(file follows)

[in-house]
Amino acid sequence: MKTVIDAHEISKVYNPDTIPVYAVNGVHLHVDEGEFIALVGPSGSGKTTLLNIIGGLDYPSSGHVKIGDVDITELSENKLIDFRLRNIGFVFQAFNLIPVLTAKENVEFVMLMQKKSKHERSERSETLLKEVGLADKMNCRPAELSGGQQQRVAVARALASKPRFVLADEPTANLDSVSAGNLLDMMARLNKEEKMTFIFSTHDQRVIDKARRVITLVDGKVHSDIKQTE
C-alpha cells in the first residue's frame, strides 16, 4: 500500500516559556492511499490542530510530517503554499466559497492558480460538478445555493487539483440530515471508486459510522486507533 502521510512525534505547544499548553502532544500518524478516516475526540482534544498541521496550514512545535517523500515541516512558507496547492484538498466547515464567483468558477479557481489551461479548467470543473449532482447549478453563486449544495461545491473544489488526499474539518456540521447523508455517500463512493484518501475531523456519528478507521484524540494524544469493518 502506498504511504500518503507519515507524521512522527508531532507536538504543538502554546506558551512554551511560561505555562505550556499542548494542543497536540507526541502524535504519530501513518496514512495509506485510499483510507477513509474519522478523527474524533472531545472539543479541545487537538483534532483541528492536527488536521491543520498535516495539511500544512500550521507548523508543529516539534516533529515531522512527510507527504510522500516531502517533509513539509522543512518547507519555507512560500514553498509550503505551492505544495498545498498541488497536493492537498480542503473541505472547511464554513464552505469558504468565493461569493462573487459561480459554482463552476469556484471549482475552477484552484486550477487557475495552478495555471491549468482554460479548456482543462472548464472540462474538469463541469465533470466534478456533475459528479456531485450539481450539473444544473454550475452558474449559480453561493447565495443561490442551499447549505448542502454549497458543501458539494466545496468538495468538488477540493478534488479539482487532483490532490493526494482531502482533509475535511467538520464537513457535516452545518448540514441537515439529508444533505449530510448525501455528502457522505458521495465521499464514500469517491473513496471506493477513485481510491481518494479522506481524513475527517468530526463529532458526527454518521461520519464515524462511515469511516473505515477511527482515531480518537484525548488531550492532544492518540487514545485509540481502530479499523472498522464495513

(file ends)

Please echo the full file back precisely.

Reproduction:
[in-house]
Amino acid sequence: MKTVIDAHEISKVYNPDTIPVYAVNGVHLHVDEGEFIALVGPSGSGKTTLLNIIGGLDYPSSGHVKIGDVDITELSENKLIDFRLRNIGFVFQAFNLIPVLTAKENVEFVMLMQKKSKHERSERSETLLKEVGLADKMNCRPAELSGGQQQRVAVARALASKPRFVLADEPTANLDSVSAGNLLDMMARLNKEEKMTFIFSTHDQRVIDKARRVITLVDGKVHSDIKQTE
C-alpha cells in the first residue's frame, strides 16, 4: 500500500516559556492511499490542530510530517503554499466559497492558480460538478445555493487539483440530515471508486459510522486507533 502521510512525534505547544499548553502532544500518524478516516475526540482534544498541521496550514512545535517523500515541516512558507496547492484538498466547515464567483468558477479557481489551461479548467470543473449532482447549478453563486449544495461545491473544489488526499474539518456540521447523508455517500463512493484518501475531523456519528478507521484524540494524544469493518 502506498504511504500518503507519515507524521512522527508531532507536538504543538502554546506558551512554551511560561505555562505550556499542548494542543497536540507526541502524535504519530501513518496514512495509506485510499483510507477513509474519522478523527474524533472531545472539543479541545487537538483534532483541528492536527488536521491543520498535516495539511500544512500550521507548523508543529516539534516533529515531522512527510507527504510522500516531502517533509513539509522543512518547507519555507512560500514553498509550503505551492505544495498545498498541488497536493492537498480542503473541505472547511464554513464552505469558504468565493461569493462573487459561480459554482463552476469556484471549482475552477484552484486550477487557475495552478495555471491549468482554460479548456482543462472548464472540462474538469463541469465533470466534478456533475459528479456531485450539481450539473444544473454550475452558474449559480453561493447565495443561490442551499447549505448542502454549497458543501458539494466545496468538495468538488477540493478534488479539482487532483490532490493526494482531502482533509475535511467538520464537513457535516452545518448540514441537515439529508444533505449530510448525501455528502457522505458521495465521499464514500469517491473513496471506493477513485481510491481518494479522506481524513475527517468530526463529532458526527454518521461520519464515524462511515469511516473505515477511527482515531480518537484525548488531550492532544492518540487514545485509540481502530479499523472498522464495513